Pipeline protests fuel family film

Kayak to Klemtu is youth-driven fiction about a very real issue

When the Northern Gateway Pipeline announced plans to bring tanker traffic into the inside passage along B.C.’s coast, the Heiltsuk Nation in Bella Bella invited its members to give testimony about the impact this traffic would have on the water, the land, and its people.

Over the course of four days, a steady stream of Heiltsuk people stepped up to a microphone and voiced their gravest concerns about the future of the waterways — and Zoe Leigh Hopkins recorded every single word.

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“It was my responsibility to document all of the testimony that my people put down, and I sat behind the camera and cried for four days while people spoke out about our land and our traditions,” says Hopkins, a screenwriter and director who hails from the Heiltsuk fishing village.

Plans for the Northern Gateway Pipeline were ultimately scrapped – mainly due to the relentless and vehement outcry from First Nations communities — but the debate over pipelines rages on.

Hopkins’ visceral response to the testimony she witnessed — and the emotionally charged protests that continue to accompany pipeline projects — power Kayak to Klemtu, the narrative feature film that Hopkins co-wrote and directed.

Kayak to Klemtu stars Ta’Kaiya Blaney as Ella, a Heiltsuk teen who makes the 500 km journey from Vancouver to the remote island of Klemtu by kayak in order to fulfill her late uncle’s wish and give testimony at a hearing much like the one Hopkins documented. The feature also stars Lorne Cardinal (Corner Gas) as her surviving uncle and Sonja Bennett (Preggoland) as her late uncle’s widow.

Ta'Kaiya Blaney stars in Kayak to Klemtu.

Kayak to Klemtu premiered at 2017 ImagineNATIVE and won Best Canadian First Feature at the Victoria Film Festival; the film will screen at VIFF’s Vancity Theatre on July 21 and 23. “I’m really looking forward to screening it in Vancouver because I know it’s going to resonate more than other places I’ve shown it,” says Hopkins.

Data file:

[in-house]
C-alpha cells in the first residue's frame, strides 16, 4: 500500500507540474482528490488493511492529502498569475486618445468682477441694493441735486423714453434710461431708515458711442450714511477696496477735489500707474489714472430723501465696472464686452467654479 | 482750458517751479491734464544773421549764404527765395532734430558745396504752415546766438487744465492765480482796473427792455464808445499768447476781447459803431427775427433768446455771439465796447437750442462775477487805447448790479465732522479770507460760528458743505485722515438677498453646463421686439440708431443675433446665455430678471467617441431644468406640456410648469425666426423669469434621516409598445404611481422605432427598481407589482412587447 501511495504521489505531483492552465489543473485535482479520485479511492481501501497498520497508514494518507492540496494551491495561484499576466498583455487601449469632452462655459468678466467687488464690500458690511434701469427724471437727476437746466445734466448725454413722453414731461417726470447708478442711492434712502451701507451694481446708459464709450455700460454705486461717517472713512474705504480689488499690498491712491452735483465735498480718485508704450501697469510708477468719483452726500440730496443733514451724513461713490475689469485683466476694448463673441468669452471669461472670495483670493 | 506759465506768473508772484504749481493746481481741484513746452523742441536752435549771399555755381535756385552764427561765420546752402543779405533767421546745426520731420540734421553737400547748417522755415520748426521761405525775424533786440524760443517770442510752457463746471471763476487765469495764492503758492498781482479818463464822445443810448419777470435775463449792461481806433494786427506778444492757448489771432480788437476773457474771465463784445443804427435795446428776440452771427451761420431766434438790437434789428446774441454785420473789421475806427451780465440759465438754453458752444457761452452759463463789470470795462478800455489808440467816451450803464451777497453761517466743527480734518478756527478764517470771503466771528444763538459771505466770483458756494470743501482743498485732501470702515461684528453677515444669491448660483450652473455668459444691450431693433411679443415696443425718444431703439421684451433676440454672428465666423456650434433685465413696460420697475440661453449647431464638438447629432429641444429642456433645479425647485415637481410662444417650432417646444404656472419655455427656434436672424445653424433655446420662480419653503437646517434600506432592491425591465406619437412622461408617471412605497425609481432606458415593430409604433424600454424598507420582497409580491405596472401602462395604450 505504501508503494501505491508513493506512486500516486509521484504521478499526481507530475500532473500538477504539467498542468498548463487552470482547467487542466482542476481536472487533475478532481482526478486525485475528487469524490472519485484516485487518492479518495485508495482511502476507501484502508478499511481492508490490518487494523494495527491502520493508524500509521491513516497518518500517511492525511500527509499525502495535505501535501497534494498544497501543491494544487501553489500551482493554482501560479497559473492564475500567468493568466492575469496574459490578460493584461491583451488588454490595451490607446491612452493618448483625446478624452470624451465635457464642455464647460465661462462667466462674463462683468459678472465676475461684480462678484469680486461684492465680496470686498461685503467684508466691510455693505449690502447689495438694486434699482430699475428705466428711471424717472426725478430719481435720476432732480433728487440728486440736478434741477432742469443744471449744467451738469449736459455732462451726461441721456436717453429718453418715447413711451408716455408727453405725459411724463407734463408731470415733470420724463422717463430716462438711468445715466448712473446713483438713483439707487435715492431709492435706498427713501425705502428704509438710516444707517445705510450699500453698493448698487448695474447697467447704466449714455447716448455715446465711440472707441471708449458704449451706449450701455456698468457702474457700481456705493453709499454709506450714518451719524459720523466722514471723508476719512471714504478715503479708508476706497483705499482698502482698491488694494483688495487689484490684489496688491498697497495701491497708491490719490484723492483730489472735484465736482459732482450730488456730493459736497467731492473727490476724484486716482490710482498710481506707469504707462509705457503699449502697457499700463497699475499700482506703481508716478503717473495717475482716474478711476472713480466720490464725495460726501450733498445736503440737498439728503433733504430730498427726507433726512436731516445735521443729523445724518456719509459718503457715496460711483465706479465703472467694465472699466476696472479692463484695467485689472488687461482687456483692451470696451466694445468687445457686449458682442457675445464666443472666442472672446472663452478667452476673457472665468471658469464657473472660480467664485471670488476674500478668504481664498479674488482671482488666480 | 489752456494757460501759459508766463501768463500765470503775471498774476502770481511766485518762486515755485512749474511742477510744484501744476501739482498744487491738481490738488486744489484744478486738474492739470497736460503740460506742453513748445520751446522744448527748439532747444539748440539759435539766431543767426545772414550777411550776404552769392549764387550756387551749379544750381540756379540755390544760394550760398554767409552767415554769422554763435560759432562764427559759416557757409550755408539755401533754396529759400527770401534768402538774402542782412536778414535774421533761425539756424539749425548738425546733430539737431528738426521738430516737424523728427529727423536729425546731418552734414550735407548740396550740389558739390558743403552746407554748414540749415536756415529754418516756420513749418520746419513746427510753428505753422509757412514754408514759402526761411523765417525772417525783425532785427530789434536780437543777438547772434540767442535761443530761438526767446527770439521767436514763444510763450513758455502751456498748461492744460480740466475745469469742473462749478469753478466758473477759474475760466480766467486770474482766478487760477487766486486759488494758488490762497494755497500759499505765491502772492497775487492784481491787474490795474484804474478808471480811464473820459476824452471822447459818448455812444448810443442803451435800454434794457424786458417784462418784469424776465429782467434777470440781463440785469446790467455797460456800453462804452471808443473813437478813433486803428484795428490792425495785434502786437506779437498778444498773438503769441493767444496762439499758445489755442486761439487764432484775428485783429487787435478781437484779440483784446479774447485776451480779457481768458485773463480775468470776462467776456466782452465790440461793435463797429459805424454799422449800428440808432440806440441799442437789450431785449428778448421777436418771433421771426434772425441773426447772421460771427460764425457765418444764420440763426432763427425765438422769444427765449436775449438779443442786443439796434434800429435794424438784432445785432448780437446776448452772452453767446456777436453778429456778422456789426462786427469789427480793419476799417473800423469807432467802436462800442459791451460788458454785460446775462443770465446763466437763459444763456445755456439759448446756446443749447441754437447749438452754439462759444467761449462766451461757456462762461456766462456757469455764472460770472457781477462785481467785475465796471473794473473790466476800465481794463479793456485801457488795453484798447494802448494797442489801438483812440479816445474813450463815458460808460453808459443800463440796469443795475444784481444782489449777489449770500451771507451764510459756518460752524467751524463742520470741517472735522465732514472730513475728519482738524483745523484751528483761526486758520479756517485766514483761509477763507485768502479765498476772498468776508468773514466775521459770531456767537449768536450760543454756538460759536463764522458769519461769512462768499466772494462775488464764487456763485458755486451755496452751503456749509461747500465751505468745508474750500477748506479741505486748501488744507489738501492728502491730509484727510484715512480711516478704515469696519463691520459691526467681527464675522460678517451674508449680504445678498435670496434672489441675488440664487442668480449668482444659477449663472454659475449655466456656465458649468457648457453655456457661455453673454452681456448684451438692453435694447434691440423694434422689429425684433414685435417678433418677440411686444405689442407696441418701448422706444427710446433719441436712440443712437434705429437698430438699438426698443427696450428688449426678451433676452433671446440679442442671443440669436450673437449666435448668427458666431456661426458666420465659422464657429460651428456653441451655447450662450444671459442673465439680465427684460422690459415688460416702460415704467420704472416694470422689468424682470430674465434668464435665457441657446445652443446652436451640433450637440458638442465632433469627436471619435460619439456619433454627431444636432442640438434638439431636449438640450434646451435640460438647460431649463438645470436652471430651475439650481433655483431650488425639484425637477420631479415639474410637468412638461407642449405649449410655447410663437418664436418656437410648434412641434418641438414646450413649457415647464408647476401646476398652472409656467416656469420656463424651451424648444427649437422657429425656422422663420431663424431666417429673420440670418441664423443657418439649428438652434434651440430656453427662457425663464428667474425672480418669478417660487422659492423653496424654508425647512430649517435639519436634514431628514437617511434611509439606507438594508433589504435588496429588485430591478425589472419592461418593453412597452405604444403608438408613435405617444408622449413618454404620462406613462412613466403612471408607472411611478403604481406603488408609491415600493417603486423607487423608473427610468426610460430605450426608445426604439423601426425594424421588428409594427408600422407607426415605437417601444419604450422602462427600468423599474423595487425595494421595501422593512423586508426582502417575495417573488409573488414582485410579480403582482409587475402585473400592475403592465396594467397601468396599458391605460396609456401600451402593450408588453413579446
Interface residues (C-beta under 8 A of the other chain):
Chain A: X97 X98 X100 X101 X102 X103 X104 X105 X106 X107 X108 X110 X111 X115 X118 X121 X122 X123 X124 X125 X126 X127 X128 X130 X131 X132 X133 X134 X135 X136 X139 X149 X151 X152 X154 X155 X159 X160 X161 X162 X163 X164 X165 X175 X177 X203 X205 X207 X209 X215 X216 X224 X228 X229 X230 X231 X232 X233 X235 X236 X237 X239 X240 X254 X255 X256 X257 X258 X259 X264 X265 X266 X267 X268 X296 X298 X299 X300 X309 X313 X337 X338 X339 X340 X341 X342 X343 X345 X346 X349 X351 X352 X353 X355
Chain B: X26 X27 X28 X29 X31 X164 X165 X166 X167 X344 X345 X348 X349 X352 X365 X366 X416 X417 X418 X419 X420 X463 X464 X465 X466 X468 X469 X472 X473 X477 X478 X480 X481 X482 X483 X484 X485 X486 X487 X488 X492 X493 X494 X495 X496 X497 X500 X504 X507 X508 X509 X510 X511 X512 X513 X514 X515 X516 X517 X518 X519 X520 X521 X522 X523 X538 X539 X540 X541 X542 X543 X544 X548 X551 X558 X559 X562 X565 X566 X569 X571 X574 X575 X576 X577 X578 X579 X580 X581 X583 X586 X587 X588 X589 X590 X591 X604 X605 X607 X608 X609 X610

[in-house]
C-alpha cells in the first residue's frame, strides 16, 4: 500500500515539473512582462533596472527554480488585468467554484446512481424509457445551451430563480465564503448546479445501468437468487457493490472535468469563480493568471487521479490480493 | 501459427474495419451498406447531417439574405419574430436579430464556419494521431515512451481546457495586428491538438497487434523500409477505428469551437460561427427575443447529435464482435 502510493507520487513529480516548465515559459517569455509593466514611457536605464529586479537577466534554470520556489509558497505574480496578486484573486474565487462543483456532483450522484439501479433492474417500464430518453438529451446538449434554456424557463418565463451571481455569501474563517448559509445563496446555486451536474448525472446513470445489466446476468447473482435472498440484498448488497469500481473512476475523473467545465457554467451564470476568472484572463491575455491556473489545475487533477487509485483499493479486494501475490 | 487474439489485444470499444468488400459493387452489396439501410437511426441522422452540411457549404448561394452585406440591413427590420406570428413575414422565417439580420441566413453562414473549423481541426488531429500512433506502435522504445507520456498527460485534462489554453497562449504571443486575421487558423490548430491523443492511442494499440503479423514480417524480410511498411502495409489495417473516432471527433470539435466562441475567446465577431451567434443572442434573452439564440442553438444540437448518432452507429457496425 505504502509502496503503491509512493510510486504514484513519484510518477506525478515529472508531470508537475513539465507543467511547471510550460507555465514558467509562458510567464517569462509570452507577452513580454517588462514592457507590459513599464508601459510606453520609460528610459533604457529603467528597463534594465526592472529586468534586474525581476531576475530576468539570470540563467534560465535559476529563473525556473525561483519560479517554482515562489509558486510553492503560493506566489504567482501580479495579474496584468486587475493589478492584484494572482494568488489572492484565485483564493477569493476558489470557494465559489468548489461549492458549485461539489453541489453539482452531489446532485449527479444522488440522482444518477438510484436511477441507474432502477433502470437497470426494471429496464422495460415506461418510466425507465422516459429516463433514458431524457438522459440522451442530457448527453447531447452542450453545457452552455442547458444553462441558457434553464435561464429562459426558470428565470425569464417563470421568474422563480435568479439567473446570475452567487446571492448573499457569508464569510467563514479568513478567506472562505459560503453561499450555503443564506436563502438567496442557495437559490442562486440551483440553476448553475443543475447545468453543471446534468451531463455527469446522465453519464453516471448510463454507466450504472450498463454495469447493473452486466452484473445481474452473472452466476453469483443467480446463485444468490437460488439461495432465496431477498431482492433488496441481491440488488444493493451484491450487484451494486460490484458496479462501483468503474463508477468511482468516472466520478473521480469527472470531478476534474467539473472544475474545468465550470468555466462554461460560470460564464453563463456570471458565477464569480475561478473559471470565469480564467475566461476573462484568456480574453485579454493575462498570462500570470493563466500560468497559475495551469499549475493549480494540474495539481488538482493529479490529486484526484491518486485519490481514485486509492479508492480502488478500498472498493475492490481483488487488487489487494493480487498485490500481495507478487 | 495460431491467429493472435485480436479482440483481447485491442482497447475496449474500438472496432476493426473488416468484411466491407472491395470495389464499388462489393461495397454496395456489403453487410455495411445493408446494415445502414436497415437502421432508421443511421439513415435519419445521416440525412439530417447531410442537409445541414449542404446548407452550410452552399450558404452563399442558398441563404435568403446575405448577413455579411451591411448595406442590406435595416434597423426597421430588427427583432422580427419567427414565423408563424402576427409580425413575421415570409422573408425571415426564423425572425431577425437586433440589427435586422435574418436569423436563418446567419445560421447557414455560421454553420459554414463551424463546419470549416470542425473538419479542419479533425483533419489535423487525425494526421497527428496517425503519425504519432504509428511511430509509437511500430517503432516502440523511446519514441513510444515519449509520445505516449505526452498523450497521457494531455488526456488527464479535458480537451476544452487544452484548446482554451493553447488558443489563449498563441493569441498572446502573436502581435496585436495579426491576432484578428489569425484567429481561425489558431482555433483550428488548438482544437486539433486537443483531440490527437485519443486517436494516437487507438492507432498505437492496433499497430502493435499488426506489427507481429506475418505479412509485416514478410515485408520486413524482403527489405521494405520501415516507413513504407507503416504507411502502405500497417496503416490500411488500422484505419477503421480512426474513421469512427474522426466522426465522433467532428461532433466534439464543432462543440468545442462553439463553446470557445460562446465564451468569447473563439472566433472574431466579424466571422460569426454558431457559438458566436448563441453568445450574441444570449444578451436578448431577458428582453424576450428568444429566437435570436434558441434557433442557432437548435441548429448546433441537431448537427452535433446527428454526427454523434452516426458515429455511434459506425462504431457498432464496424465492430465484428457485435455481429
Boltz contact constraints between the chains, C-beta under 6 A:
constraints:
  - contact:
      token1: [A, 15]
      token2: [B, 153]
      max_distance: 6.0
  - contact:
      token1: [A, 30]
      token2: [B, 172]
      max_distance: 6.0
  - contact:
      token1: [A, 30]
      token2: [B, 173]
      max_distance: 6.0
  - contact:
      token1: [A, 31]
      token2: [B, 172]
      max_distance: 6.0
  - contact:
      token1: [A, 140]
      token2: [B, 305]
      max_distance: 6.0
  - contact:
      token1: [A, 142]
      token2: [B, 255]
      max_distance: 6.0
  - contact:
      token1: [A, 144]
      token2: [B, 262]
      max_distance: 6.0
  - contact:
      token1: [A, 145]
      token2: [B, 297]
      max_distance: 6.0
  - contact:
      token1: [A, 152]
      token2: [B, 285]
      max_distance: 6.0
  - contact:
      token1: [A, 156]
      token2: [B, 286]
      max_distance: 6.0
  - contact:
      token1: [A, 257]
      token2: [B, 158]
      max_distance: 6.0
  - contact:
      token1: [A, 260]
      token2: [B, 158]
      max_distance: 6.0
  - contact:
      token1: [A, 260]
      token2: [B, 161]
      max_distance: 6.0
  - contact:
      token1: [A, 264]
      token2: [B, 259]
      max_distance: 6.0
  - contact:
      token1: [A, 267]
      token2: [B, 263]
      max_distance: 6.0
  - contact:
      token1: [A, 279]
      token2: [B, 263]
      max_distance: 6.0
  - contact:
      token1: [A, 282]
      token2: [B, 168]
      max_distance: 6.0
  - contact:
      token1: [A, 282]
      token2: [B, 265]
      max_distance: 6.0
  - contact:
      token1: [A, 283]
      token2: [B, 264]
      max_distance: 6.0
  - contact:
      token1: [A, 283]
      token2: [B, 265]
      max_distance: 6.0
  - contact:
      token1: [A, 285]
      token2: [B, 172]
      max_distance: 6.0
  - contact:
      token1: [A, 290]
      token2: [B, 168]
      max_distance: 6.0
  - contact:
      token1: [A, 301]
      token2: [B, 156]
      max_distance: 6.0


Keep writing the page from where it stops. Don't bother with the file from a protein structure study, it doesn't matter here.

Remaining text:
Hopkins and co. filmed on location in Bella Bella and Klemtu — and on the ocean, an experience that claimed an expensive drone. “Drones don’t like to be launched from a moving vehicle on the water,” she learned.

Days after production wrapped, a tugboat pushing an American fuel barge ran aground and spilled 200,000 litres of diesel near Bella Bella.

It took 33 days to recover the boat, while fuel spread for miles, destroying the Heiltsuk fishery.

“One thing I wanted to convey to kids and young people through this film is that the ocean is a global concern,” says Hopkins. “It’s not territorial to a race of people. It affects all of us.”

But this point is often lost in debates around pipelines, which tend to be steeped in racism, Hopkins says.

“With any environmental concern, especially ones that involve First Nations territory, I think that the misconception in the media or in social media is that it is quote-unquote an Indian problem,” says Hopkins. “Yes, absolutely it affects our culture and our traditions and our way of life that goes back millennia, but it should be a global concern. That’s something that’s missed when these things are responded to in a racist way.”

But Kayak to Klemtu isn’t just about tanker traffic and territorial waterways; it’s also a family film, with complicated interfamilial relationships and a compelling coming-of-age arc for Blaney’s Ella.

By placing the pipeline issue within a family film, Hopkins hopes to reach young audience members “who haven’t yet formed a political opinion about these things, [and] who haven’t yet come to the realization that they don’t know a lot about First Nations people on the coast. It’s a way to reach people who won’t necessarily go to see a documentary about this topic.”

In June, Kayak to Klemtu won two Leo Awards: Best Supporting Performance by a Female in a Motion Picture for Bennett, and Best Lead Performance by a Female for Blaney.

“Ta’Kaiya’s just a fireball,” says Hopkins of Blaney, a young musician, actress, and activist from the Tla’Amin First Nation who in 2014 addressed the United Nations about the rights of Indigenous children and youth.

“I’m so proud to have the real girl in this movie,” marvels Hopkins. “She said to me that she has said so many of the things that are in the script in real life, and I think that made it just so much more of a passionate performance, because these are things that she’s passionate about in her life as well.”

Kayak to Klemtu screens July 21 and July 23 at VIFF’s Vancity Theatre; a performance by the Urban Heiltsuk Dance Group will follow the July 21 screening. Tickets at https://www.viff.org/Online/default.asp?BOparam::WScontent::loadArticle::permalink=fc9803-kayak-to-klemtu

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